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Property Tax Bill Information

Property taxes are our main source of revenue to fund many City services, programs, facilities and infrastructure. This money helps to pay for a variety of services provided by the City and its boards and agencies. Examples include parks, libraries, garbage and recycling collection and more. In addition to property taxes, the City collects education taxes and gives them to local school boards on behalf of the Ontario government. 

How your property taxes are calculated

Property taxes are a combination of the City's tax levies and education tax levies.  The levies are calculated based on the value of your property and where it is located in the city (as fire and emergency services are area-rated) and the tax rate for the applicable class of property.

The value of your property is determined by the Municipal Property Assessment Corporation(MPAC). MPAC is an independent body established by the Ontario Property Assessment Corporation Act. If you disagree with the assessment of your property, you may file a Request for Reconsideration with MPAC.

There are two parts to the tax rate that make up your total tax bill:  

    1. The municipal tax rate, set by us each year
    2. The education tax rate, set by the provincial government

About 84 per cent of your payment goes to pay for City services, such as transportation; waste management; public works and parks maintenance; cultural and recreational programs; long-term care; fire and emergency management; planning and building inspection; capital infrastructure; affordable housing; social services; police; several other boards and agencies.

This tax rate is set by the Province of Ontario. About 16 per cent of your property tax payment goes to fund public education.

The 2024 Tax Rate Schedule outlines the current tax rates for each property class, which are then multiplied against your assessed property value to calculate your taxes. Read the Tax Levy Bylaw to learn more.

Interim and final tax billing

Most property owners receive two municipal tax bills annually from us: 

    1. An Interim Tax Bill which amounts to 50% of the previous year's annualized tax levy and is due by the last business day in February
    2. A Final Tax Bill which represents the remaining balance based on the current year's taxes and is due by the last business day in June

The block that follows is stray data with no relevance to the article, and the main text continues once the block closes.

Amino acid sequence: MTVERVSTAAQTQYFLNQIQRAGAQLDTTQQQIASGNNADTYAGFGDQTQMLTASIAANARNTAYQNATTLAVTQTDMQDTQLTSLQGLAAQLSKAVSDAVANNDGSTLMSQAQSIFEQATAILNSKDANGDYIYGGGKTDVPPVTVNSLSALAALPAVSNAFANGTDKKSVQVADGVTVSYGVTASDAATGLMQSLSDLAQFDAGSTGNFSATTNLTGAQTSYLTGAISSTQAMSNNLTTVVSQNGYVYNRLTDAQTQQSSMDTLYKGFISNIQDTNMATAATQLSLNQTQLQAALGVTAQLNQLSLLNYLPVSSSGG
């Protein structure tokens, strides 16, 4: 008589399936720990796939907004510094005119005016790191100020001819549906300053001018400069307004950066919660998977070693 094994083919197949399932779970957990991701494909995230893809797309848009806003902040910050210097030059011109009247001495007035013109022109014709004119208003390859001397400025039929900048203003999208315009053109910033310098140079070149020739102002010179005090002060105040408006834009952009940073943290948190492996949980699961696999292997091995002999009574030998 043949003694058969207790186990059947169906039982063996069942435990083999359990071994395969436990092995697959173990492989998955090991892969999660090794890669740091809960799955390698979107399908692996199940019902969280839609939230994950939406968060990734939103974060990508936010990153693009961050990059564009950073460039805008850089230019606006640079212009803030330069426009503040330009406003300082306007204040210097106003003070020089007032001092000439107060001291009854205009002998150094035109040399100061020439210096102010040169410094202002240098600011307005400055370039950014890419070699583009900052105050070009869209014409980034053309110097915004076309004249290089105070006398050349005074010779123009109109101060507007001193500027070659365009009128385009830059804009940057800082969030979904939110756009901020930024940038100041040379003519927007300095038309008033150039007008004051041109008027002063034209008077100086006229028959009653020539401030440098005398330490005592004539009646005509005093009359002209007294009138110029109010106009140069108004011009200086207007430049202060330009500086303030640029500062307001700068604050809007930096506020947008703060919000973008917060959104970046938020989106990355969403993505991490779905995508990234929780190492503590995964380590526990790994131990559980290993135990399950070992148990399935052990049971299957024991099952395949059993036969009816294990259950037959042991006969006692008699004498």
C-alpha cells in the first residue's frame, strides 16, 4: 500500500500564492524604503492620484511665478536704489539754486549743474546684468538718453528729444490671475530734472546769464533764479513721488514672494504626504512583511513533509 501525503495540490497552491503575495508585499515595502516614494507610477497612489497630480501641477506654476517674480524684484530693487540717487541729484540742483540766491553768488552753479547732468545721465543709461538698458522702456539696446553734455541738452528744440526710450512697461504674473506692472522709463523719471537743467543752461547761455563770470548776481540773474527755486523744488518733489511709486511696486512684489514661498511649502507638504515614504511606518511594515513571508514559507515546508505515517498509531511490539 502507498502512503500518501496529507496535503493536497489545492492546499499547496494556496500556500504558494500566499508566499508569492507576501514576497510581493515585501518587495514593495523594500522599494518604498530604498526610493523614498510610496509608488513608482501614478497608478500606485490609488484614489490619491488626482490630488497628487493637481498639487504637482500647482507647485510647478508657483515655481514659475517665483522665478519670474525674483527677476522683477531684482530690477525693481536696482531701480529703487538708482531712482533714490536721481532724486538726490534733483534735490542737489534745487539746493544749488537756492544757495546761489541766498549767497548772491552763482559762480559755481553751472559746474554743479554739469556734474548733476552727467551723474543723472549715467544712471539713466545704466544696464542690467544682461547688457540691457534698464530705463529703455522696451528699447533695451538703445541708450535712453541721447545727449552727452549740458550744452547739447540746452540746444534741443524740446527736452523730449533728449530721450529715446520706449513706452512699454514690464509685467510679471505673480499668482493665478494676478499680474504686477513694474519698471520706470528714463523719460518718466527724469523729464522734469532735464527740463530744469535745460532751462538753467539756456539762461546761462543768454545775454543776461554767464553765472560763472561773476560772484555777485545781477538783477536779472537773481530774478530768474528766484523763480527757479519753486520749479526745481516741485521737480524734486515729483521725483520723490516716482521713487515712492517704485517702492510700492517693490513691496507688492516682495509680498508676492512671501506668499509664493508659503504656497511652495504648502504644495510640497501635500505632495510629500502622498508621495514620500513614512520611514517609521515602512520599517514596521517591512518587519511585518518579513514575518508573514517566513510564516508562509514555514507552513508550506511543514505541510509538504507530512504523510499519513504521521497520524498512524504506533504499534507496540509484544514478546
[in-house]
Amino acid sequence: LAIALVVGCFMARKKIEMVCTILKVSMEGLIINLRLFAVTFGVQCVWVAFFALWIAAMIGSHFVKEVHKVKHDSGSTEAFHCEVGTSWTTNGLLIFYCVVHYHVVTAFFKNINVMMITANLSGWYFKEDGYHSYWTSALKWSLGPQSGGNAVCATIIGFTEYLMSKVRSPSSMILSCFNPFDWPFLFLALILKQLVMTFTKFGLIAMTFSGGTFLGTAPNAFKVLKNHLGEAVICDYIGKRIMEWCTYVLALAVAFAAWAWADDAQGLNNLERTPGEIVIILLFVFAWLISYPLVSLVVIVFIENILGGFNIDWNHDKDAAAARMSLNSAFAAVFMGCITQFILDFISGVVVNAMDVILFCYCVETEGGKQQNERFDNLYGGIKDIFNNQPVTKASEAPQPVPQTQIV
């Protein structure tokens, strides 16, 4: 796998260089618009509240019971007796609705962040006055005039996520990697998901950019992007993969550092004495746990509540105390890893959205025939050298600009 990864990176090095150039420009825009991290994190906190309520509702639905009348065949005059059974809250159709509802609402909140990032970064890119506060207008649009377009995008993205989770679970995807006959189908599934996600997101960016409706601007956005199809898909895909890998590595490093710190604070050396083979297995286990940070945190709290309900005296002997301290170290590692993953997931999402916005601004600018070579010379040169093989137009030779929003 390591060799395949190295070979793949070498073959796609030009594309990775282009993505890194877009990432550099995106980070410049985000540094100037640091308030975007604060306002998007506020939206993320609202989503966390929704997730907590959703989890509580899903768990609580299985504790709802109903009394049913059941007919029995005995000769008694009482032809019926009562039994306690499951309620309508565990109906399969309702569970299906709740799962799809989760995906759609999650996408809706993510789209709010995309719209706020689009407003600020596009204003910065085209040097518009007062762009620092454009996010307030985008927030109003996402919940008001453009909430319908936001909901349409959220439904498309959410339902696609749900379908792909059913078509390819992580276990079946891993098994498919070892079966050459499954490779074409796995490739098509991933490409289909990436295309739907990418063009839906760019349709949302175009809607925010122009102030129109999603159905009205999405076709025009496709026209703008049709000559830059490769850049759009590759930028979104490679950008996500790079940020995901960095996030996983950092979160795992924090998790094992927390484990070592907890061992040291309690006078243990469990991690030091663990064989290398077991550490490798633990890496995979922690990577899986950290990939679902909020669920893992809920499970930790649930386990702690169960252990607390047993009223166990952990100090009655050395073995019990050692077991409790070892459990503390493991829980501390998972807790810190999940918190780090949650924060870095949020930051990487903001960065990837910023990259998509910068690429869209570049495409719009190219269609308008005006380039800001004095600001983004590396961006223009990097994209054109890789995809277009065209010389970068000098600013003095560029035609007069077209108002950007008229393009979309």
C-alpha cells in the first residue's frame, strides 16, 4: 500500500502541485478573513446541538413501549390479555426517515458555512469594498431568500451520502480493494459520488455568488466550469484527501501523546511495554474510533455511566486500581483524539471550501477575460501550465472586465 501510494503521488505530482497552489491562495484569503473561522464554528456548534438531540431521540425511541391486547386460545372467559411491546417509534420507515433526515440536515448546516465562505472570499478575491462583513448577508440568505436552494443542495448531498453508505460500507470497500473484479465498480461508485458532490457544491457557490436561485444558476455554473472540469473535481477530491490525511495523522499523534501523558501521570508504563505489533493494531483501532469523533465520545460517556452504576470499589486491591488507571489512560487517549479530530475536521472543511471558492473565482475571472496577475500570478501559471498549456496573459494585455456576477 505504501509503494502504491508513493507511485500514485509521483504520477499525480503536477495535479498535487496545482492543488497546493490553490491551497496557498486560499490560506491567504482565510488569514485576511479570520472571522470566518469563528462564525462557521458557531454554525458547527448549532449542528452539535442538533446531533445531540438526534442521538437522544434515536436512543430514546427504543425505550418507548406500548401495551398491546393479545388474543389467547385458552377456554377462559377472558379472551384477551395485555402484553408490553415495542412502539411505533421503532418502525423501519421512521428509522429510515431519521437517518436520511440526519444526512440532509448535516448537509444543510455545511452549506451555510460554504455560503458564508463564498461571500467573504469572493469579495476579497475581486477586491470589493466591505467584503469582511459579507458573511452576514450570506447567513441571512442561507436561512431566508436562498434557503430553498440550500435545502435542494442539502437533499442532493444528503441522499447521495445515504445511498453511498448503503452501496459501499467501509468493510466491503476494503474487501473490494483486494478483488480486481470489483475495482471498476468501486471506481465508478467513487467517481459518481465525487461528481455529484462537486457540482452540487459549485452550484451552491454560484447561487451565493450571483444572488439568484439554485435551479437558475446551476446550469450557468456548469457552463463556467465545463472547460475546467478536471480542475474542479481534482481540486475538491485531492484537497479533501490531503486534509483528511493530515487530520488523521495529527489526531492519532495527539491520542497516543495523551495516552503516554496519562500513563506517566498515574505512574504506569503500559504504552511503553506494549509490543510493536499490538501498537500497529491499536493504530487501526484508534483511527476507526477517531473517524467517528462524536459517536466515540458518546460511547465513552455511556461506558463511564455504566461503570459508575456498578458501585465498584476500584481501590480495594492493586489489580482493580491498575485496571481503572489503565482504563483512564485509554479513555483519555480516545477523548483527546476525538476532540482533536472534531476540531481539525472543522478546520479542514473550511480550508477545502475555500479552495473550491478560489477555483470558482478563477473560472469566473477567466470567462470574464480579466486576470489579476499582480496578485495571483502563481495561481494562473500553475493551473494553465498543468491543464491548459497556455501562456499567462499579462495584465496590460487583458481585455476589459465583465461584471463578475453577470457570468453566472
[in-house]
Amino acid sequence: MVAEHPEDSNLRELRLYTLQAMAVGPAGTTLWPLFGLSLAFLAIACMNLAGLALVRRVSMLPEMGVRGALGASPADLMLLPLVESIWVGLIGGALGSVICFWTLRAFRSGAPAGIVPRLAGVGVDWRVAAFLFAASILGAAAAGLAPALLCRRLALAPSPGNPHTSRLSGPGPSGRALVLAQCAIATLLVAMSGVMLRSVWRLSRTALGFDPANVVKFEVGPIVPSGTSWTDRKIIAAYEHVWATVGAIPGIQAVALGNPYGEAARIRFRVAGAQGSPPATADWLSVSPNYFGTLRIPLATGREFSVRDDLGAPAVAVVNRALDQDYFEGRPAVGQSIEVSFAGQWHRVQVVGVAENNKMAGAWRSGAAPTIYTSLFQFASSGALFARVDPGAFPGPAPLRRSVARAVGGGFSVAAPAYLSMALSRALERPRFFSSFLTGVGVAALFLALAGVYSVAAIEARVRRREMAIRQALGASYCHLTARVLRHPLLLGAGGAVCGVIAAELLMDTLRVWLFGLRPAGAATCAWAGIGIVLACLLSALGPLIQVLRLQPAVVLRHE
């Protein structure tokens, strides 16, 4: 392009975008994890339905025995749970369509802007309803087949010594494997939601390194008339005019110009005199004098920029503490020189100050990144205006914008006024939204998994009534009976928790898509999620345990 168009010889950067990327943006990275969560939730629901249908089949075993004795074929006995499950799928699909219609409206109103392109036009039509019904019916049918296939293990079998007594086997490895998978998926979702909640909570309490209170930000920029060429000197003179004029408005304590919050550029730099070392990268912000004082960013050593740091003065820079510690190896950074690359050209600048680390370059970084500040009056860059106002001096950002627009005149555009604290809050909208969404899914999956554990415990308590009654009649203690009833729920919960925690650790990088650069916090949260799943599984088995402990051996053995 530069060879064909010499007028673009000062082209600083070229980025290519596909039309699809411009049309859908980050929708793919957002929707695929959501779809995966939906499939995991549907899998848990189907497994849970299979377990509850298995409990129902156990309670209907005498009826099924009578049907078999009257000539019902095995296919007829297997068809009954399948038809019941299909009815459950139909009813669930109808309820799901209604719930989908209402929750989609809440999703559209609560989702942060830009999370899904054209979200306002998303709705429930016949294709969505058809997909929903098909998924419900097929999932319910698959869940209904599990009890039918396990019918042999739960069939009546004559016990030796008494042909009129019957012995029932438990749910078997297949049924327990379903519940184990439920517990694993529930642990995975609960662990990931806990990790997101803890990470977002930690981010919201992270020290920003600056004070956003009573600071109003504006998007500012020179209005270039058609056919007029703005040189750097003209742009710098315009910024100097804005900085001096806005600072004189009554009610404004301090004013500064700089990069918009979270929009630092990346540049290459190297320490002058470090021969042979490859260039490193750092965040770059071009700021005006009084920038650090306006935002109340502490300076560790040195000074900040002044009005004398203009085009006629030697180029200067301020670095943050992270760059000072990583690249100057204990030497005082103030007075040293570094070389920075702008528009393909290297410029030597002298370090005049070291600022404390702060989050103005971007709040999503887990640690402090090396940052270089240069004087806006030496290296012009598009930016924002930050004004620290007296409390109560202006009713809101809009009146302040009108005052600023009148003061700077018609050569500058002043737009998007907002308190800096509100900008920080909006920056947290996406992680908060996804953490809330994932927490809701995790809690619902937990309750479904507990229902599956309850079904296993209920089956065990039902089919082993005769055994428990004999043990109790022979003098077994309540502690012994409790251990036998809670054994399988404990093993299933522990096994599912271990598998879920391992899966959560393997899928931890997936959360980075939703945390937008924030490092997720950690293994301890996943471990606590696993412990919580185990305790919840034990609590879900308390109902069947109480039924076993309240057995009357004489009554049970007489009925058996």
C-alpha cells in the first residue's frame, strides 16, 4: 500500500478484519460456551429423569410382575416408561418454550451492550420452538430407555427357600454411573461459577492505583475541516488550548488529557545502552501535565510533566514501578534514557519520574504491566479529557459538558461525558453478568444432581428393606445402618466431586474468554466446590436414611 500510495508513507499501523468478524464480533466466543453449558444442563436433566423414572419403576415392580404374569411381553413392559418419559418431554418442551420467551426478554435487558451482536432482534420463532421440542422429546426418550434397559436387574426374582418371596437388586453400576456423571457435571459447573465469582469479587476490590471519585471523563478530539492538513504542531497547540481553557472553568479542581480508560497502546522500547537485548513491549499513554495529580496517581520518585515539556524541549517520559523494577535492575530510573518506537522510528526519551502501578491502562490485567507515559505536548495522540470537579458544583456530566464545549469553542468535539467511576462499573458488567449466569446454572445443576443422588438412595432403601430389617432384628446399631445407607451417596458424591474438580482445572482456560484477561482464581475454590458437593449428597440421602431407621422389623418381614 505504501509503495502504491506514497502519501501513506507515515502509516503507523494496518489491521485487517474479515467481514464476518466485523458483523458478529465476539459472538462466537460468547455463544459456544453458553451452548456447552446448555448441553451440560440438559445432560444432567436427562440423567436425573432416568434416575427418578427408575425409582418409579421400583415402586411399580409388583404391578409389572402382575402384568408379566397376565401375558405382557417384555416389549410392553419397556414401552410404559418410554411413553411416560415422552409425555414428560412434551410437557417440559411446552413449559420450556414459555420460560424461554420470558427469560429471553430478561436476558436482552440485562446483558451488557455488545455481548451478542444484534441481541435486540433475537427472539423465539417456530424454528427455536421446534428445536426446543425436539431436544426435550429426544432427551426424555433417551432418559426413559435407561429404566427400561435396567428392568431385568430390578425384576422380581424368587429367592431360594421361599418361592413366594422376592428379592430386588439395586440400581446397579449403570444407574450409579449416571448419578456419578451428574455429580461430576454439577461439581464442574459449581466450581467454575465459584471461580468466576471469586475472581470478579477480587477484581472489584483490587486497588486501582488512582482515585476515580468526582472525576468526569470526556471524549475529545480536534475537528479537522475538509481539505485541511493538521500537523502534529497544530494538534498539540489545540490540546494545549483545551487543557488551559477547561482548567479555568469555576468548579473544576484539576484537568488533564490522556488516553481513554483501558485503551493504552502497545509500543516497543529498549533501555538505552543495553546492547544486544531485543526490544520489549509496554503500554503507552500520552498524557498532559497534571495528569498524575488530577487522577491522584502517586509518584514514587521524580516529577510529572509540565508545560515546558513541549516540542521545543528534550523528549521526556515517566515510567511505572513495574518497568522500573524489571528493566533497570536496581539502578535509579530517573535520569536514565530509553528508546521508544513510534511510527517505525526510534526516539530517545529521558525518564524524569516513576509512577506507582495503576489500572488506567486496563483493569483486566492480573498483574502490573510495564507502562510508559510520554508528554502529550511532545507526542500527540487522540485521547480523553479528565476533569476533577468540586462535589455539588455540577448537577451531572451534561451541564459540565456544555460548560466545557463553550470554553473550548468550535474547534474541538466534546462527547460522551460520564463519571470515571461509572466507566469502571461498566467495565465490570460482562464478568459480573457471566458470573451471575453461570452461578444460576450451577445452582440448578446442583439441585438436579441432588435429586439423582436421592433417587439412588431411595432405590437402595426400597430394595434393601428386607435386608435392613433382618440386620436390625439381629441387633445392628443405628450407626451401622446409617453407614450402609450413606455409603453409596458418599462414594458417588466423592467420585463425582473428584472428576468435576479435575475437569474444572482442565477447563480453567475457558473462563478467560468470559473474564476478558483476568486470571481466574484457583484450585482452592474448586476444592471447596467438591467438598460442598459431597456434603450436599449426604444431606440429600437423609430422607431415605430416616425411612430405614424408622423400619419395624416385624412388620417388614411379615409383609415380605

Note: The links above will open the informational inserts that are sent with each bill. They may reflect the previous years’ insert until an updated version for the current year is available.

Tax billings are categorized into two groups: 

    • Uncapped properties: This includes properties assessed in the residential, farm, new multi-residential, and managed forest property classes
    • Capped properties: This includes properties assessed in the commercial, industrial, multi-residential, and pipeline property classes

If you own a property that is assessed in both groups, you will receive two separate tax bills each time. To determine your property's total taxes, add together the amounts from the tax bill summary sections. If you receive two tax bills, please be aware that any arrears or credits will show on the uncapped bill only. Payments will be applied according to payment application information. 

Supplementary billing 

The Municipal Property Assessment Corporation (MPAC) issues a Property Assessment Change Notice, usually as a result of a change to your property which occurred following the return of the assessment roll for the yearly tax billing. These changes can include, but are not limited to: 

    • New residential homes 
    • New commercial, residential, or multi-residential units 
    • Changes in tax classes 
    • Additions or renovations to buildings 
    • Previously exempt properties that become taxable 

Supplementary and omitted tax bills are then issued by the City. 

A supplementary assessment = An additional property assessment occurring in the current year, that is then added to the tax roll (billing) for that year. 

An omitted assessment = An additional property assessment for up to two years prior to the current year. This assessment reflects the property value and taxes that would have been included in the current year assessment roll (billing) had the assessment been picked up by MPAC sooner. 

We typically issue supplementary and omitted tax bills from July to November, and they are in addition to any other tax bills. Each bill includes the effective date and change reason. They are due as one payment, and notice is provided at least 21 days before the payment is due.

Frequently asked questions

Supplementary and omitted tax bills follow a Property Assessment Change Notice sent by MPAC.

The Municipal Property Assessment Corporation (MPAC) is an independent body established by the Ontario Property Assessment Corporation Act. They are responsible for assessing the value of your property and sending us this information to use for tax billing. 

For more information about property value assessments, visit our Property Tax Assessment page.

Provincial legislation allows MPAC to assess a property for the current year and up to two previous years. Sometimes supplementary and omitted tax bills will span more than one year.

If you disagree with your property's assessed value and / or classification, you can submit a request for reconsideration to MPAC, and they will review it free of charge.

The City of Kingston acknowledges that we are on the traditional homeland of the Anishinaabe, Haudenosaunee and the Huron-Wendat, and thanks these nations for their care and stewardship over this shared land.

Today, the City is committed to working with Indigenous peoples and all residents to pursue a united path of reconciliation.

Learn more about the City's reconciliation initiatives.

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